“Breast feeding is best” is a teaching slogan used by health care providers. Some cultures expect new mothers to breast-feed and actively support their efforts, however, others do not. Each mother’s decision whether to breast-feed is a personal one, determined by a number of individual, family, and sociocultural factors. Breast feeding is a form of feeding where the child, through the mothers breast receives sufficient energy and nutrients which helps with growth and development of the infant. There are some advantages of breast feeding. Human milk is free of contamination by disease producing organisms, is instantly available at the right temperature for the infant, is nutritionally correct for healthy infants, and is usually less costly to produce even though the mother requires additional foods to support lactation. Breast-feeding provides benefits beyond optimal nutrition. Human milk contains a complex variety of anti-infective substances and cells that reduce infections of the gastrointestinal tract and infant diarrheal disease. Also, breast feeding appears to be protective against food allergies. Formula feeding is another form of feeding in which it provides sufficient nutrition for optimal growth and development. Breast milk is the preferred food during early infancy, although current commercially prepared infant formula are adequate alternatives for mother who choose not to breast feed. Formulas are available in several forms and concentrations: single strength, ready to feed, in quart cans, or 4 oz or 8 oz disposable ready to feed bottles; concentrated liquid, which is measured into sterilized bottles and diluted with boiled or clean tap water; and powdered formula, to be diluted with water or added to other formulations as a nutrient/energy booster.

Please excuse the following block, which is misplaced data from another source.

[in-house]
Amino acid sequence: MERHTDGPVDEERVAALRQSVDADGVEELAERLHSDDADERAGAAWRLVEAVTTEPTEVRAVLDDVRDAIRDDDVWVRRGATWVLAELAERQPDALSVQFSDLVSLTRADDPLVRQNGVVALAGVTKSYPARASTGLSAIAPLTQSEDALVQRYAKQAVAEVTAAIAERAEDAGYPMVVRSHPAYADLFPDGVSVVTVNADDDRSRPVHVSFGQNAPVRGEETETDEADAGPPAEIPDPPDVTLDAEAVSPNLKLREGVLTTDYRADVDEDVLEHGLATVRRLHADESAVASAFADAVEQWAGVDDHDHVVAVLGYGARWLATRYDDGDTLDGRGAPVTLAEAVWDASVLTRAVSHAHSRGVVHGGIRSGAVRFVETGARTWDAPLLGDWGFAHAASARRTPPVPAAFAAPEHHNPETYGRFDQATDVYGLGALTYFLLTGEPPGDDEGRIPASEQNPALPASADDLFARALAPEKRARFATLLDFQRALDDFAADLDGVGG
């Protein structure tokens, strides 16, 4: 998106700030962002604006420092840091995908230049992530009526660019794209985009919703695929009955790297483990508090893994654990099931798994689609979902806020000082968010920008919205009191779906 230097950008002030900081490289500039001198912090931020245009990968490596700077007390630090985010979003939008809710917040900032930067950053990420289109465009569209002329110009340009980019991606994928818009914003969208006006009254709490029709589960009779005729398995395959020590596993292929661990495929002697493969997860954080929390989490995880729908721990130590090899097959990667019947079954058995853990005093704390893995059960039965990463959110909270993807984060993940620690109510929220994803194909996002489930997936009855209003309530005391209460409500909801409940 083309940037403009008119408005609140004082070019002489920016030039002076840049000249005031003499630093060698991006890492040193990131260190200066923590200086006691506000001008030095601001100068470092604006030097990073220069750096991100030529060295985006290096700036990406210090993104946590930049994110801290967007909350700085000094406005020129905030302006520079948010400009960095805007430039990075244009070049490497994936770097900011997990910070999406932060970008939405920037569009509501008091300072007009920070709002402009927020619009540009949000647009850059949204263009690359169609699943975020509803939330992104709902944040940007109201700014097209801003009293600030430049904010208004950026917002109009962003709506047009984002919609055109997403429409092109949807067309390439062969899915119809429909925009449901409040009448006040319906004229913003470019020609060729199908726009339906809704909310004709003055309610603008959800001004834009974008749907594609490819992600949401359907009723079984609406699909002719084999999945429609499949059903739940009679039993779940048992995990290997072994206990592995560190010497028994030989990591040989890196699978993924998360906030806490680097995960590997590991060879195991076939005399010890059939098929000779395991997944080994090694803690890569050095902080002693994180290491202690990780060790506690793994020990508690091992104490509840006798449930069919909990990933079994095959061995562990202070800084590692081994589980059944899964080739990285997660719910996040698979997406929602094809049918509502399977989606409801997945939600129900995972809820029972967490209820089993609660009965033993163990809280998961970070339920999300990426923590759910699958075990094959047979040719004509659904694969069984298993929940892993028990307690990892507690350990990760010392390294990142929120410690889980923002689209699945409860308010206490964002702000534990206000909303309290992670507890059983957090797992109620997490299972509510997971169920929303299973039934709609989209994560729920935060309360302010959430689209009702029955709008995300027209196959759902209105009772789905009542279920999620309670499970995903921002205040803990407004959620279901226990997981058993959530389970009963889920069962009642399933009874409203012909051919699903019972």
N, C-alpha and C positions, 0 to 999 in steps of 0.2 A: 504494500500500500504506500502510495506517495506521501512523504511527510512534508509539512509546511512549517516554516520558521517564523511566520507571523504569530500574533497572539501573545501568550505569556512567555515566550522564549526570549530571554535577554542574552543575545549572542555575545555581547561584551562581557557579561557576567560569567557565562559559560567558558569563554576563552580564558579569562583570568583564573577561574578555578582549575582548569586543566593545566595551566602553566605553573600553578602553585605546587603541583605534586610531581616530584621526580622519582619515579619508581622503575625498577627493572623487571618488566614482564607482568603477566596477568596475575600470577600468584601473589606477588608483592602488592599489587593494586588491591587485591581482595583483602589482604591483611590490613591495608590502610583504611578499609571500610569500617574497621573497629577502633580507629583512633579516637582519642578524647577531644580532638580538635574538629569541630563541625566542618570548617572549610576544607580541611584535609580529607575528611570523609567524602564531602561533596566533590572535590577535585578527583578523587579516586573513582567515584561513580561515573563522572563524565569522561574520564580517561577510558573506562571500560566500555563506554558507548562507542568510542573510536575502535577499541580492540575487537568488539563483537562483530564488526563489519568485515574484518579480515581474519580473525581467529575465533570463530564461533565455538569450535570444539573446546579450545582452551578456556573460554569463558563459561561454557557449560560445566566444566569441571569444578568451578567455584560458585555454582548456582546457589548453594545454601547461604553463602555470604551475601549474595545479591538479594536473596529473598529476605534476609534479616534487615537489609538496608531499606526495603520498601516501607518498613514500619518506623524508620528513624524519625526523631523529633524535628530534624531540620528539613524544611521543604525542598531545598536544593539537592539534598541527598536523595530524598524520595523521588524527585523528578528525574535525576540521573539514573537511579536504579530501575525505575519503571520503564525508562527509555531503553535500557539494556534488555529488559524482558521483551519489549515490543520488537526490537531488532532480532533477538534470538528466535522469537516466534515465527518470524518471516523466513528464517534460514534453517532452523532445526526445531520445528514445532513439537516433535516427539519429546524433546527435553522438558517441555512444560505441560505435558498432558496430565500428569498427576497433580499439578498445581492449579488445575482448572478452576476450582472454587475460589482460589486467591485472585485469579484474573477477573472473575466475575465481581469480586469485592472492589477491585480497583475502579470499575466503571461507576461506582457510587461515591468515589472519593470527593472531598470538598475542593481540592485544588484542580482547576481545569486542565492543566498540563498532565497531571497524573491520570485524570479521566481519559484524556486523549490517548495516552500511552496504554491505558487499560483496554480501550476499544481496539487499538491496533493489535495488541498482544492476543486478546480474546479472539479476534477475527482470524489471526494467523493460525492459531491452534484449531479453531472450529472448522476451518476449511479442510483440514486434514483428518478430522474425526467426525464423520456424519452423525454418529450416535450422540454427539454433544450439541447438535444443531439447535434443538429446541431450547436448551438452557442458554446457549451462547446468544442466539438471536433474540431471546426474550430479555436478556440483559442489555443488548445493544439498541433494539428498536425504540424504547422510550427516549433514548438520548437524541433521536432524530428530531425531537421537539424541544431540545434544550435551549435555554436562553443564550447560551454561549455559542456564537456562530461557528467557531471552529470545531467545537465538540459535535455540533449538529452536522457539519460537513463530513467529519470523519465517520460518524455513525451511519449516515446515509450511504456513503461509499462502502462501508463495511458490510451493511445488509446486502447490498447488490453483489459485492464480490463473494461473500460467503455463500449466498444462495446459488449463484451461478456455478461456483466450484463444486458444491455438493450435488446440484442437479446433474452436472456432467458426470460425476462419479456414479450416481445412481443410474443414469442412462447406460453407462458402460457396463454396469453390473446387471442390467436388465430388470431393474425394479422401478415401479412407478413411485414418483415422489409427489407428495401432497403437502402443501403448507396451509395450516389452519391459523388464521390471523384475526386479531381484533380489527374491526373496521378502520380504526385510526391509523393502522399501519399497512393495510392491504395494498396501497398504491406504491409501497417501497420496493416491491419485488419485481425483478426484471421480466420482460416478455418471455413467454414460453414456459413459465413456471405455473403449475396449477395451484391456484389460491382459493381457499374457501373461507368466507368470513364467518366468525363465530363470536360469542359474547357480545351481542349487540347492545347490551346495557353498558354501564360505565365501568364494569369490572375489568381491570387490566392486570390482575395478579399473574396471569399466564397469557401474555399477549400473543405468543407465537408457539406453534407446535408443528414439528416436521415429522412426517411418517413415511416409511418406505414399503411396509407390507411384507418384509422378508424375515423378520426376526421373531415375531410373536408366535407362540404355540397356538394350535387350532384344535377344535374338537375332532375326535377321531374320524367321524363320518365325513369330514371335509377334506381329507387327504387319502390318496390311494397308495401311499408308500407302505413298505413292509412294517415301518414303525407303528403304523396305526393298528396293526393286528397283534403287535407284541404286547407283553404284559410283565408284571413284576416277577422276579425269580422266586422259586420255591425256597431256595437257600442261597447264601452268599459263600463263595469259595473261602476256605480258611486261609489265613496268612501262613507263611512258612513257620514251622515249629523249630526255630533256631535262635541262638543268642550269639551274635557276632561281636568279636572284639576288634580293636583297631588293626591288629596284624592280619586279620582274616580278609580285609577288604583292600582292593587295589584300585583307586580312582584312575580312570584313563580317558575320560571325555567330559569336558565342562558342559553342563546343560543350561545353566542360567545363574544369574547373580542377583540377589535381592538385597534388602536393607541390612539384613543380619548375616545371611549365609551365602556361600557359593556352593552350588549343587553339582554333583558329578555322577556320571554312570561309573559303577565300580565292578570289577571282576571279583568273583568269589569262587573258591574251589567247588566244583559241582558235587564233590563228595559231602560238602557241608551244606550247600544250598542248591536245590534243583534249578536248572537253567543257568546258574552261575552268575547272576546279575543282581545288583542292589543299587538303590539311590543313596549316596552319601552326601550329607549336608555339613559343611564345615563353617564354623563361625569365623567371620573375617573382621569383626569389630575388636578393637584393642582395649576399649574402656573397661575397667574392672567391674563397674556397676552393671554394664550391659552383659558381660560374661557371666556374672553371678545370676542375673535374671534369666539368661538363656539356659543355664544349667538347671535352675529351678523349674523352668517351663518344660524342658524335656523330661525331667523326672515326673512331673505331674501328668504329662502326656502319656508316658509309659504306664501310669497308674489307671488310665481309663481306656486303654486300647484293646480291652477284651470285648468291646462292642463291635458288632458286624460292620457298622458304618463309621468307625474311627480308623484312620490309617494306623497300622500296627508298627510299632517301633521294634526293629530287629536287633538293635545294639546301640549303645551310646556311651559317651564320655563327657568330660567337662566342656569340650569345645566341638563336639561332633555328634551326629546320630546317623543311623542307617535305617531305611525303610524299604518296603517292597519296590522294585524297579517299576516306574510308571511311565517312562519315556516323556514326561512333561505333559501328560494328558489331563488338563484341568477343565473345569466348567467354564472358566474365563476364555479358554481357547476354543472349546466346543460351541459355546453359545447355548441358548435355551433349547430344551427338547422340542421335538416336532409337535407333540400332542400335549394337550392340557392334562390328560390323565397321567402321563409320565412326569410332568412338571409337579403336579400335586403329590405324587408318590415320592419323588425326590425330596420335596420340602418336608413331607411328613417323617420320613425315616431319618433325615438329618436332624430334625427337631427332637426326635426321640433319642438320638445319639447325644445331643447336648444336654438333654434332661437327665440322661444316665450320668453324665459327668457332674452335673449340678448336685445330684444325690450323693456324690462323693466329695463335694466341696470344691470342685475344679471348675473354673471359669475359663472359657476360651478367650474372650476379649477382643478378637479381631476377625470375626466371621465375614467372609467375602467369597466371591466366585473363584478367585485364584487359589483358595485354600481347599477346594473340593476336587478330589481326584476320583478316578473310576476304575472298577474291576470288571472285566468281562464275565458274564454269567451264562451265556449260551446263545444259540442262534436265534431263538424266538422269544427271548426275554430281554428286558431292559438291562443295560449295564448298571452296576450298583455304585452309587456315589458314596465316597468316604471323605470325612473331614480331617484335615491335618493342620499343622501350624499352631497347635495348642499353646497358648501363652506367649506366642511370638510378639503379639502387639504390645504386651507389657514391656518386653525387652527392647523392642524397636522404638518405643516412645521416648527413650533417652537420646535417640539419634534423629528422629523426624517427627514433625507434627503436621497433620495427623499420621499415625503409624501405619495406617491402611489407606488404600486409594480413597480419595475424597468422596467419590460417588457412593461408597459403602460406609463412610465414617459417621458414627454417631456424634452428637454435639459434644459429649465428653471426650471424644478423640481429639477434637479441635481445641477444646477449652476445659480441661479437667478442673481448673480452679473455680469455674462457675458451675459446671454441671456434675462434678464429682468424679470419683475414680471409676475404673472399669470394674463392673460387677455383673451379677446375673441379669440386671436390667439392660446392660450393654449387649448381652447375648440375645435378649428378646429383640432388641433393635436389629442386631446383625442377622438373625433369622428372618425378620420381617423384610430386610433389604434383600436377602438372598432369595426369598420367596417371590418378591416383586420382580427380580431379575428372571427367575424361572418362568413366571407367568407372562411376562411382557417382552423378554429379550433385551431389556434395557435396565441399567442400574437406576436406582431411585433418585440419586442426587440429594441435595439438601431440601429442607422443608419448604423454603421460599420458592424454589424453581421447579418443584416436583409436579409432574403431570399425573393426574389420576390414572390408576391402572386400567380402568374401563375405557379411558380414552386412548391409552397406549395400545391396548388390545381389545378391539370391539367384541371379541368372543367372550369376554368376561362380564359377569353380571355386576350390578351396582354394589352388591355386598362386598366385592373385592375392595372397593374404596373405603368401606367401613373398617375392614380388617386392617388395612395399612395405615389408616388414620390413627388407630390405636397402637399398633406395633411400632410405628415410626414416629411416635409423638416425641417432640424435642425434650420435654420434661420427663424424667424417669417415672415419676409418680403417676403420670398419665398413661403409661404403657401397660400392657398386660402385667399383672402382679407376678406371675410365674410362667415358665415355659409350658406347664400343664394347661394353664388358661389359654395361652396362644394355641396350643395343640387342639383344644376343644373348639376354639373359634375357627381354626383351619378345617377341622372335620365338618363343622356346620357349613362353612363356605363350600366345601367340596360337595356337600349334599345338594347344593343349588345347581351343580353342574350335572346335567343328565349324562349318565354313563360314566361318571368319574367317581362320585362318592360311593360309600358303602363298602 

At this age, solid foods are introduced because the infant has better control of the tongue movements and swallowing mechanisms for handling solid foods. Moreover, there is less likelihood of allergic reactions to food. Solid foods also play a key role in supplying nutrients. However, infants like adults, happily respond to sweet foods. Too much sugar, could displace needed foods supplying proteins, vitamins, and minerals. It can upset water balance (osmotic balance) in the intestines and lead to diarrhea.
During these years, children’s growth patterns vary widely. Some children by heredity, are destined to be short and stocky, others tall and slender. Some children have growth spurts at an earlier age than others. As with infants, satisfactory progress is best determined by following the child’s own measurements from month to month, year to year.
During the second year, the toddler’s weight gain is about 3.5-4.5 kg (8-10lb). From the second birthday to the ninth year, the increase in height and weight is at a much slower rate. For instance, the annual gain in weight drops to 2-3 kg.
Many physical and behavioral changes set the stage for maturation in the nutritional area. At this stage, children have lost most of their “baby fat.” The next years show muscles increasing in size and firmness, and bones becoming stronger.